Thursday, 23 May 2024

Teaching Respect for Officials

Most people recognize that being an official is a difficult job. However, it is unfortunate that many volleyball parents, coaches, and athletes make this job even harder by shouting ridicule and criticism at officials. Teaching respect for officials is not about blind obedience, but rather about self-advocacy, taking responsibility for one’s actions, and overcoming adversity.

The Importance of Respect

It is no coincidence that as society’s win-at-all-costs attitude has increased, youth sports organizations are facing a severe shortage of officials. Instances of violence against officials, which were once extremely rare, are now occurring more frequently. This includes tragic incidents such as a youth soccer referee in Utah being punched to death in 2013 and two high school football players in Texas blindsiding a referee during a game. Even at the youth sports level, there are instances of players, coaches, and parents verbally abusing officials. It is crucial to increase awareness about how officials should be treated.

Lessons for Referee Respect

Respecting officials is an important value that needs to be taught to athletes, parents, and coaches. However, there is rarely a direct conversation about the expectations for respecting officials. Here are some key lessons to remember:

Officials Have More Training Than Players or Spectators

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No matter how experienced or knowledgeable an athlete or parent is, it’s crucial to remember that officials have specific training in the rules of the game, how to observe the game, and how to make difficult calls. They are often in a better position to see the play compared to parents on the sidelines or in the stands. If you truly believe you can do a better job, leagues are always hiring.

More Focus on the Officials Means Less Focus on the Game

While there are many aspects of sports that are unpredictable and out of a player’s control, there are some things they can control. Players, spectators, and coaches cannot control officiating, but if they become overly focused on how the officials are calling the game, they are likely less focused on playing to the best of their abilities. Coaches should advocate for their team, but they should focus more on instructing and guiding players than haranguing referees. Parents in the stands should spend their time focused on watching and encouraging their young athletes to do their best with the one thing they can control: their own performance.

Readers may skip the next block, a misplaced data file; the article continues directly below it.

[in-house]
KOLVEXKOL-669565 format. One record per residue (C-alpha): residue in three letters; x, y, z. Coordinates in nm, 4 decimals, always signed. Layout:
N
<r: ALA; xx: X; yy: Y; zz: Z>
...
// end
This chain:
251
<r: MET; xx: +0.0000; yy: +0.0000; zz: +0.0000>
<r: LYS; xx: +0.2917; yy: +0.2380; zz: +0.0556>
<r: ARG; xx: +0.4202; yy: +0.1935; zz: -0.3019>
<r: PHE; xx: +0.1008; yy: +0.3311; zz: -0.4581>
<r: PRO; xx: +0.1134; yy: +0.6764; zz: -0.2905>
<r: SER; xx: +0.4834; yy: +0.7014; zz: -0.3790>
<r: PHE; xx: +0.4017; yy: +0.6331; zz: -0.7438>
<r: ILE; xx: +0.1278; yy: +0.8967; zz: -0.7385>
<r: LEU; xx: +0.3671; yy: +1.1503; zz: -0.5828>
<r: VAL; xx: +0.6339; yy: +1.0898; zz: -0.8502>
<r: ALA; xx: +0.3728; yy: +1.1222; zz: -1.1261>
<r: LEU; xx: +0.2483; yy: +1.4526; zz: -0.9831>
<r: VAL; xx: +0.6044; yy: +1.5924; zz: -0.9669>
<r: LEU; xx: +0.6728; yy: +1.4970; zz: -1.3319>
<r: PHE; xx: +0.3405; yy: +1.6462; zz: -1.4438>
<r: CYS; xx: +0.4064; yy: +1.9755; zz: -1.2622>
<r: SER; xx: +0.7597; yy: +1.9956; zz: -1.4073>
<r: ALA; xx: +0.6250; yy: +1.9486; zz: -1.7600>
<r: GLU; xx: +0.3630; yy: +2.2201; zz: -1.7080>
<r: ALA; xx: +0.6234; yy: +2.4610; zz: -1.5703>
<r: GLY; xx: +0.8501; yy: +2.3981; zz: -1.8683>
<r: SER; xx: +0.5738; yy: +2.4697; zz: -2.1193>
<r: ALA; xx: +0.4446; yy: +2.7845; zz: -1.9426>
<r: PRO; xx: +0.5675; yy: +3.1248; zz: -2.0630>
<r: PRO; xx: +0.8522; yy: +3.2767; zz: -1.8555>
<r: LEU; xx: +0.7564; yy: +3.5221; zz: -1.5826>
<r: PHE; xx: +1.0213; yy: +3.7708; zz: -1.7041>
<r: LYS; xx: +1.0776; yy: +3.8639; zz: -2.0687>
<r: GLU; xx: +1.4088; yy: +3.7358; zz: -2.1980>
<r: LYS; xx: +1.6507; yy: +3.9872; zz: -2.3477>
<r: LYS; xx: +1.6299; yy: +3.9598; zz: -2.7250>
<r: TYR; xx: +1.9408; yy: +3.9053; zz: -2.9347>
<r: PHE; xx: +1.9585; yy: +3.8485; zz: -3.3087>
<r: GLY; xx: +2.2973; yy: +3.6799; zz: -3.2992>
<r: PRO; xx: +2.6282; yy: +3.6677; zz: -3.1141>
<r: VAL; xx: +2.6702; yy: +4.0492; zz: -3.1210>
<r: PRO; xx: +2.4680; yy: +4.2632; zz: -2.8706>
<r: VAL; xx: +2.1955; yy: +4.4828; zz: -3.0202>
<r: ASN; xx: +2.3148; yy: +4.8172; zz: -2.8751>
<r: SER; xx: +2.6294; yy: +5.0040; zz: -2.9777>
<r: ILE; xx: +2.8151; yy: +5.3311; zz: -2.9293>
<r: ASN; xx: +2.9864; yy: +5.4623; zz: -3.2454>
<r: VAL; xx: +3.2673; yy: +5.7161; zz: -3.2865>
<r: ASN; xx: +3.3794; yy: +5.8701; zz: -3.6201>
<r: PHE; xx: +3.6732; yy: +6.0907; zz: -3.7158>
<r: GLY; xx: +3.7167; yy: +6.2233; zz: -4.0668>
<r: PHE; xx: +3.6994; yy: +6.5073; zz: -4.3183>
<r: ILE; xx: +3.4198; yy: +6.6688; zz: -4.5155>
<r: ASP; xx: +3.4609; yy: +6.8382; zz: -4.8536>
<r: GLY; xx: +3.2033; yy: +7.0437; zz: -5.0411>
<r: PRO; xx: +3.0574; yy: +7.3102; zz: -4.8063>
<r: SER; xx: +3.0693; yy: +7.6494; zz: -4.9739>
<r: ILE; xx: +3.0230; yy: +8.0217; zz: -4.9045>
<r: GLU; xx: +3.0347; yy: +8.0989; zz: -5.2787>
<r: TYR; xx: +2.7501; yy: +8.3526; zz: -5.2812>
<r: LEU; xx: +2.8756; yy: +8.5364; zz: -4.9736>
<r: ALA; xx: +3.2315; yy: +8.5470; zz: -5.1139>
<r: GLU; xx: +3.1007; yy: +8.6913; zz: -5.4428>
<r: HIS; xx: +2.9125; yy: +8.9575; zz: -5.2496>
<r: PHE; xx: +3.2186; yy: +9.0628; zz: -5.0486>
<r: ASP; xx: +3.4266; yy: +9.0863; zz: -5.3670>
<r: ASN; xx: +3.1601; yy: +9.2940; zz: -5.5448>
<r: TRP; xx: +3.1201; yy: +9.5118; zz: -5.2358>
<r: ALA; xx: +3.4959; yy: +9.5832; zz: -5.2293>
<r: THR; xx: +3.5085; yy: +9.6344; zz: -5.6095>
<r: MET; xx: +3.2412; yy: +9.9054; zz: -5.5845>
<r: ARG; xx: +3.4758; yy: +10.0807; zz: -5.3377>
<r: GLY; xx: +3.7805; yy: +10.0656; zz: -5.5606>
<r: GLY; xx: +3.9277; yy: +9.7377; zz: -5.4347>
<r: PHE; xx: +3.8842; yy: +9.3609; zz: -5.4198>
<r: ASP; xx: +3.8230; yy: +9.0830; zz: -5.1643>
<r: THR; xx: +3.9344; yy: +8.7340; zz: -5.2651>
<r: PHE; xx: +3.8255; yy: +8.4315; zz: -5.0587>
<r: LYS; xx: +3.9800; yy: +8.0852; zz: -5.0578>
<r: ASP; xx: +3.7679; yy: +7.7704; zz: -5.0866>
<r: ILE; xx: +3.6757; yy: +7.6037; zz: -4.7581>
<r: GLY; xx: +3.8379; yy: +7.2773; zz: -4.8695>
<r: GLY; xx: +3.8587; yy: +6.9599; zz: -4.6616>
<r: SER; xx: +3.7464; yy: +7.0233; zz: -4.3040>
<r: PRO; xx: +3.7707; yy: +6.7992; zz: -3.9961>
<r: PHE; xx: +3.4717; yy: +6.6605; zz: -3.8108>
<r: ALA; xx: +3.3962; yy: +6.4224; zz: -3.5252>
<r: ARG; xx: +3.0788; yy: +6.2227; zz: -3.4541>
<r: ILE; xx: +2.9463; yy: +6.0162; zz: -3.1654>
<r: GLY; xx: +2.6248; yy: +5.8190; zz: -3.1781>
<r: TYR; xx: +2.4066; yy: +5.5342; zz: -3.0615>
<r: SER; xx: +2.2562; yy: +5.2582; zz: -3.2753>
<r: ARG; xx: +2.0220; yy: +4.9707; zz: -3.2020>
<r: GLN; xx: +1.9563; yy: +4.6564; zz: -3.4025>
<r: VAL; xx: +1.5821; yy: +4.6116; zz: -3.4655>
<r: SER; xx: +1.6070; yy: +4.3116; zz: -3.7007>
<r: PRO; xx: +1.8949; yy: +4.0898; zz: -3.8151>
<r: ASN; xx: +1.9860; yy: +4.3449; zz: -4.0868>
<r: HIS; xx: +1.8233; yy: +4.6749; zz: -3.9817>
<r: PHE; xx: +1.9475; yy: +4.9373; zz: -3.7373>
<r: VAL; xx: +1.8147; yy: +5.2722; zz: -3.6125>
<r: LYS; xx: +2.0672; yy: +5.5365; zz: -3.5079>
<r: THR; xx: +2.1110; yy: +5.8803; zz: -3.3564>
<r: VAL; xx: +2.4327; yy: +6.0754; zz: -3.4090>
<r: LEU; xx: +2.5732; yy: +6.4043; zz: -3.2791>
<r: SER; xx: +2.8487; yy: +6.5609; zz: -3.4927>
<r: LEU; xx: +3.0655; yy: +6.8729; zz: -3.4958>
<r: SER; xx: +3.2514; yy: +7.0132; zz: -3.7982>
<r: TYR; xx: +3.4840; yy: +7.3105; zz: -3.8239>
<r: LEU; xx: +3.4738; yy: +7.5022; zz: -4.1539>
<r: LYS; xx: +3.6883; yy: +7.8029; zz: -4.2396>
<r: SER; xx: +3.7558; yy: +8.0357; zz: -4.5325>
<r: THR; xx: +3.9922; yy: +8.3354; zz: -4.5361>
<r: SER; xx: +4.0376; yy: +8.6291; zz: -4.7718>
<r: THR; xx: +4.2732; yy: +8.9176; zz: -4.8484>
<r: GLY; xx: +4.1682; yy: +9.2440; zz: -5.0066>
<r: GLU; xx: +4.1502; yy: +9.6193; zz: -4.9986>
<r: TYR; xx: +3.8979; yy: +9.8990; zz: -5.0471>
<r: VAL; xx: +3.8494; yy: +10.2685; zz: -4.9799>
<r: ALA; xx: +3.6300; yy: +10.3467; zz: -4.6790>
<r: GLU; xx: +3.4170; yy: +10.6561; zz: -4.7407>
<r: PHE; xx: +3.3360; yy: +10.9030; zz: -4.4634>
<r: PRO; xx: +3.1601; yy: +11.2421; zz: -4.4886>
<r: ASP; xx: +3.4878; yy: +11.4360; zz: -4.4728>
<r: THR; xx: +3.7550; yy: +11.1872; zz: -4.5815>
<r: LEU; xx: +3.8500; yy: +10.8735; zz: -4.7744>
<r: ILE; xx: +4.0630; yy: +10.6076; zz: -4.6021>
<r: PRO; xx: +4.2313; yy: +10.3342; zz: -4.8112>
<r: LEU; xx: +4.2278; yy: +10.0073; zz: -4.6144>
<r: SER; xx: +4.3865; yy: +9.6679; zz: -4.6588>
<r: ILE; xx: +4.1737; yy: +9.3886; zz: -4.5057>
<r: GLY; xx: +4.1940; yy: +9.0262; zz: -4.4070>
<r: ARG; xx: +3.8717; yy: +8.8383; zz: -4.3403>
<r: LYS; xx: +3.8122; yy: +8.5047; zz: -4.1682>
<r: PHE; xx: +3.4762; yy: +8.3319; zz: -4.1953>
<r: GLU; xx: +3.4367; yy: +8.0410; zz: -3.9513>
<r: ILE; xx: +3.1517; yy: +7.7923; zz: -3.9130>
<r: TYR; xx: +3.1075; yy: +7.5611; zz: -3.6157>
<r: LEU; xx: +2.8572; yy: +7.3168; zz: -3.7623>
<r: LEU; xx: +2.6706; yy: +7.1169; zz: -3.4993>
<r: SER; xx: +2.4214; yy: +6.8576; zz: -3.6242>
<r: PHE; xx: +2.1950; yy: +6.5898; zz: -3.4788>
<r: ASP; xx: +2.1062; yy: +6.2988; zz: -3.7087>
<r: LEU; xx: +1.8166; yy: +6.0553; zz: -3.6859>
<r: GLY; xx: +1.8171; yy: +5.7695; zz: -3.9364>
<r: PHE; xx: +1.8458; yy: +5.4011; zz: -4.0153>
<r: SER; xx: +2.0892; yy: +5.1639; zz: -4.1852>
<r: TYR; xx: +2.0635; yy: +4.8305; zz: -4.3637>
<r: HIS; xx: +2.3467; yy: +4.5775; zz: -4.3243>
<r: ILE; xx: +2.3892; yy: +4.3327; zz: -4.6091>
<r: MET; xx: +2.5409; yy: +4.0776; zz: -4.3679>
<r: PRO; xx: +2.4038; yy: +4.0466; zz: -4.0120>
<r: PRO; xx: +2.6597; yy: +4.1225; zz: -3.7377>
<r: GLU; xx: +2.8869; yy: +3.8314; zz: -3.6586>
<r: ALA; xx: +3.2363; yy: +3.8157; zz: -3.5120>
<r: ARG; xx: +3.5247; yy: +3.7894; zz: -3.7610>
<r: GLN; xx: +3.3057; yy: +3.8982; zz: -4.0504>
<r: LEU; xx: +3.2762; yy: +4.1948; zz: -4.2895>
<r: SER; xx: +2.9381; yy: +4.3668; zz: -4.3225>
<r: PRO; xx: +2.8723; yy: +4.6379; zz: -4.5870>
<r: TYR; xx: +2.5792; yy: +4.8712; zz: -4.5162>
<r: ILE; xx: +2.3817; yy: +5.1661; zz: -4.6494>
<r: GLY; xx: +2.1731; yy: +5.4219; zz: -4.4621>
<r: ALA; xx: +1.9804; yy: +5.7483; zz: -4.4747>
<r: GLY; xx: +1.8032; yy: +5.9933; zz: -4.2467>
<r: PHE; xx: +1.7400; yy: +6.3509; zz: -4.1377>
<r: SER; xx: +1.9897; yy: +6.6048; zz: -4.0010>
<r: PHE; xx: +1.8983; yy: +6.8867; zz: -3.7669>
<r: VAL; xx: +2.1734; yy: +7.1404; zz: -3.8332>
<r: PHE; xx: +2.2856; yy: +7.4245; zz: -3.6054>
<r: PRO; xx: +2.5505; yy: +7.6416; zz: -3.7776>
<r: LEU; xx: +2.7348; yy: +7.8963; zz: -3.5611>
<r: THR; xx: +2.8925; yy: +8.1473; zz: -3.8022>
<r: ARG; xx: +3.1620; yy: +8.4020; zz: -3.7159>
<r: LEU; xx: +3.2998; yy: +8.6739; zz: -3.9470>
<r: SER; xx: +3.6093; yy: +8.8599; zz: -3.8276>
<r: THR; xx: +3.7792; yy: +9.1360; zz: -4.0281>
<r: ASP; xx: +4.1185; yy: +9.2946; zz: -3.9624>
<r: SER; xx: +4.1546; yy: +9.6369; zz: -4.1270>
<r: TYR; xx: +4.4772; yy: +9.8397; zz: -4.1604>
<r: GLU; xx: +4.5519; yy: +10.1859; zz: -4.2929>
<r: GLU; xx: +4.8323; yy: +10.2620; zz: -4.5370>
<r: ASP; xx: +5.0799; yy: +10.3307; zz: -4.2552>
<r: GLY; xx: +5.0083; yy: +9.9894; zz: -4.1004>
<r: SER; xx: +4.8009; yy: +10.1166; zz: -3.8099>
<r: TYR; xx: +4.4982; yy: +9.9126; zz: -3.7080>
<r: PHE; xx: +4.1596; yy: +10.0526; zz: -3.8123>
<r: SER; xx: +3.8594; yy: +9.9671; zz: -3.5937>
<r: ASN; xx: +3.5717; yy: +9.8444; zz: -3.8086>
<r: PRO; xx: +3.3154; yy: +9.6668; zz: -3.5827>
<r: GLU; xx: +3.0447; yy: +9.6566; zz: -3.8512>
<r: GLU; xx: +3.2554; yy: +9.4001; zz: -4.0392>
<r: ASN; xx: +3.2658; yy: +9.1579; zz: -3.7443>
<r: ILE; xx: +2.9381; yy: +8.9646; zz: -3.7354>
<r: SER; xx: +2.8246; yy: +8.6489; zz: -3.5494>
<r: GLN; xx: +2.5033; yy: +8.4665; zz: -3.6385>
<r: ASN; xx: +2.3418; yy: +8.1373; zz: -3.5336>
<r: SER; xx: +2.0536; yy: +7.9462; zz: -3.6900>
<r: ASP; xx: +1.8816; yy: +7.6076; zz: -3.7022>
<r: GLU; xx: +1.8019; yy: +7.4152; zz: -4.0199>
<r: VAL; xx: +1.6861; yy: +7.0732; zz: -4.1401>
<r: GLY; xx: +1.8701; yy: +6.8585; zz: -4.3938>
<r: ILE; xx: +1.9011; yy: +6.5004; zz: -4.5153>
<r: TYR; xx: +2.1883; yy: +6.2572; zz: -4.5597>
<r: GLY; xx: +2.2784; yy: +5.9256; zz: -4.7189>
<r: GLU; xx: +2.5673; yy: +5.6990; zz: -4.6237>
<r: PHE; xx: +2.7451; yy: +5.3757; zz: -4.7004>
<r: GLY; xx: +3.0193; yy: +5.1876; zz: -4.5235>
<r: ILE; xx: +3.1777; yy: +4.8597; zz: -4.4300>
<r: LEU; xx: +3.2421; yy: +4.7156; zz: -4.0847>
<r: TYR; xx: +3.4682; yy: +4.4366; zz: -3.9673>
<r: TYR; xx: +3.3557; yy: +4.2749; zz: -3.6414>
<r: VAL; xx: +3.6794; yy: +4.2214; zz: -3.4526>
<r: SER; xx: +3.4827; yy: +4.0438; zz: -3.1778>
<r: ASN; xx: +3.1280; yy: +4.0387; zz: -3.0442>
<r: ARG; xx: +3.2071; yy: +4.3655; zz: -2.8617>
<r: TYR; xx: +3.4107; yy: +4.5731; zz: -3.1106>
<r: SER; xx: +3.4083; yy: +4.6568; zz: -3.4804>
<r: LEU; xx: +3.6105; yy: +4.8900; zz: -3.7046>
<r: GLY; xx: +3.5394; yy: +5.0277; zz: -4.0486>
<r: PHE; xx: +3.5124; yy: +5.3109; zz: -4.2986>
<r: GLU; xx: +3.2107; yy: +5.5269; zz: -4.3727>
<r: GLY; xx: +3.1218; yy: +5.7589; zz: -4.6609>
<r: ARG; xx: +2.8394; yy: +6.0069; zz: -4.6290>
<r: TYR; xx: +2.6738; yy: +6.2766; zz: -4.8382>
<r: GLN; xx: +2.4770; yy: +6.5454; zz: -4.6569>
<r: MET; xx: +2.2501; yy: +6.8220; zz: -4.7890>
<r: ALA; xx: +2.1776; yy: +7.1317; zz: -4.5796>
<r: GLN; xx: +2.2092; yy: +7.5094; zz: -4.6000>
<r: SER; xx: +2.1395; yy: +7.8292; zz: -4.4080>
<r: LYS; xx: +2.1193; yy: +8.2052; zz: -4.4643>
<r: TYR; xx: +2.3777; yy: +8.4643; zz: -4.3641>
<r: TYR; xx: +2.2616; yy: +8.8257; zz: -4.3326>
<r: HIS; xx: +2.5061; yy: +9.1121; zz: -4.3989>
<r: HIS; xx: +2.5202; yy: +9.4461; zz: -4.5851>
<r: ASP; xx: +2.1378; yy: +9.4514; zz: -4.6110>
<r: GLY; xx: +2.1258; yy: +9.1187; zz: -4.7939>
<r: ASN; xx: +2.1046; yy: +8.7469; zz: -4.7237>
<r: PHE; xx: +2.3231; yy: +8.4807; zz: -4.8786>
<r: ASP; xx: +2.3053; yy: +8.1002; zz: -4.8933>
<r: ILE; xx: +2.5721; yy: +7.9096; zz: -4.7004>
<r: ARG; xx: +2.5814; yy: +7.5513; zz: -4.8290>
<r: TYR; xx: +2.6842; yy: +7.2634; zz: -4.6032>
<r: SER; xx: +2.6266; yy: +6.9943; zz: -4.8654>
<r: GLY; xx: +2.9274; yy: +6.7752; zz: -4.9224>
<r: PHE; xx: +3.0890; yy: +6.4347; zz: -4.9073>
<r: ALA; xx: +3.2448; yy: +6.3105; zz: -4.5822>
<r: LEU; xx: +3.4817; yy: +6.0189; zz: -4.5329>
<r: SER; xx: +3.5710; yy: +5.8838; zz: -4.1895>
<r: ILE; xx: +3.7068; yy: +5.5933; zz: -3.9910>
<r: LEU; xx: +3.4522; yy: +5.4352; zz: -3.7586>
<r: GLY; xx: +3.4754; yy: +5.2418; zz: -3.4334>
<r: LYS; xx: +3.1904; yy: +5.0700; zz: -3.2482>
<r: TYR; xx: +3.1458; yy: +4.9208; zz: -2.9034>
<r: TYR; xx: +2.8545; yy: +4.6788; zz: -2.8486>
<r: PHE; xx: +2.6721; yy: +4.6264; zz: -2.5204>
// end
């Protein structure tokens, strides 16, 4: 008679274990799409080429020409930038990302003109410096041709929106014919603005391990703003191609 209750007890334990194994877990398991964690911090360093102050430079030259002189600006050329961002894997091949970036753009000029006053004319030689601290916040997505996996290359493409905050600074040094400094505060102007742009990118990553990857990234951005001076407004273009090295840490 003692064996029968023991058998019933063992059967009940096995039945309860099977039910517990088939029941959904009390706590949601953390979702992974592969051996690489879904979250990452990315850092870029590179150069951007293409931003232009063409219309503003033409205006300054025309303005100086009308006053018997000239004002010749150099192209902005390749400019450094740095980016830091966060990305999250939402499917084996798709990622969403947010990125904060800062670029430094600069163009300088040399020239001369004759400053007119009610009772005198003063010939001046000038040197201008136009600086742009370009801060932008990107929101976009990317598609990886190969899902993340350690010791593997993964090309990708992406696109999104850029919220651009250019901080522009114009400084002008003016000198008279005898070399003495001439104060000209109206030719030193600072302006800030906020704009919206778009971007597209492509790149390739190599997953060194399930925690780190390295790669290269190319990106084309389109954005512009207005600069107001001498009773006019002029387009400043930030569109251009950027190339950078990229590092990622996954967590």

Officials Should be Treated Like Coaches

One way coaches can model respect for officials is by personally greeting them before the game, just as they would greet the coach of the opposing team. Encouraging team captains to introduce themselves to the officials at the pre-game meeting or coin flip also helps humanize officials in the eyes of young players.

Yelling at Officials Models Poor Communication Skills

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Yelling at officials sends the wrong message to young athletes. It communicates that mistakes are not acceptable, that there is no need to take accountability for one’s own performance, that it’s acceptable to disrespect an authority figure whenever there is disagreement, and that yelling is an acceptable behavior. It is important for parents and coaches to think about what yelling at officials teaches young athletes.

Try It Before You Criticize

Having athletes and parents try officiating during scrimmages at practices is a great way to illustrate the difficulties referees face. This exercise helps parents and athletes develop empathy towards referees by experiencing the challenges firsthand.

Remember, It’s Just a Game

No missed call during a volleyball match is going to make or break an athlete’s career. Youth sports should be about learning and falling in love with sports, not heaping pressure on athletes, coaches, and officials. If a player, coach, or parent makes a mistake and is disrespectful to an official during the game, it is important to resolve the conflict afterwards through a face-to-face conversation with the official. This demonstrates to young athletes the importance of taking responsibility for their actions and making amends with others.


Q: How can I teach my child to respect officials?
A: One of the best ways to teach respect for officials is by setting a positive example. Encourage your child to greet officials before the game and emphasize the importance of listening to their calls. Remind them that officials have a tough job and deserve respect.

Q: What can coaches do to promote respect for officials?
A: Coaches can play a crucial role in promoting respect for officials. They should model respect by greeting officials before the game and focusing on instructing and guiding players rather than constantly arguing with referees. Coaches can also use scrimmages during practice to help athletes understand the challenges officials face.

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Teaching respect for officials is essential in fostering a positive and sportsmanlike environment in youth sports. By recognizing the training officials undergo, focusing on the game rather than officiating, treating officials with respect, and avoiding negative behaviors such as yelling, we can create a culture of respect and appreciation for officials. Remember, youth sports are about learning, having fun, and building valuable life skills. Let’s make sure we are setting the right example for our young athletes. For more information on fostering a positive sporting culture, visit Alpinetgheep.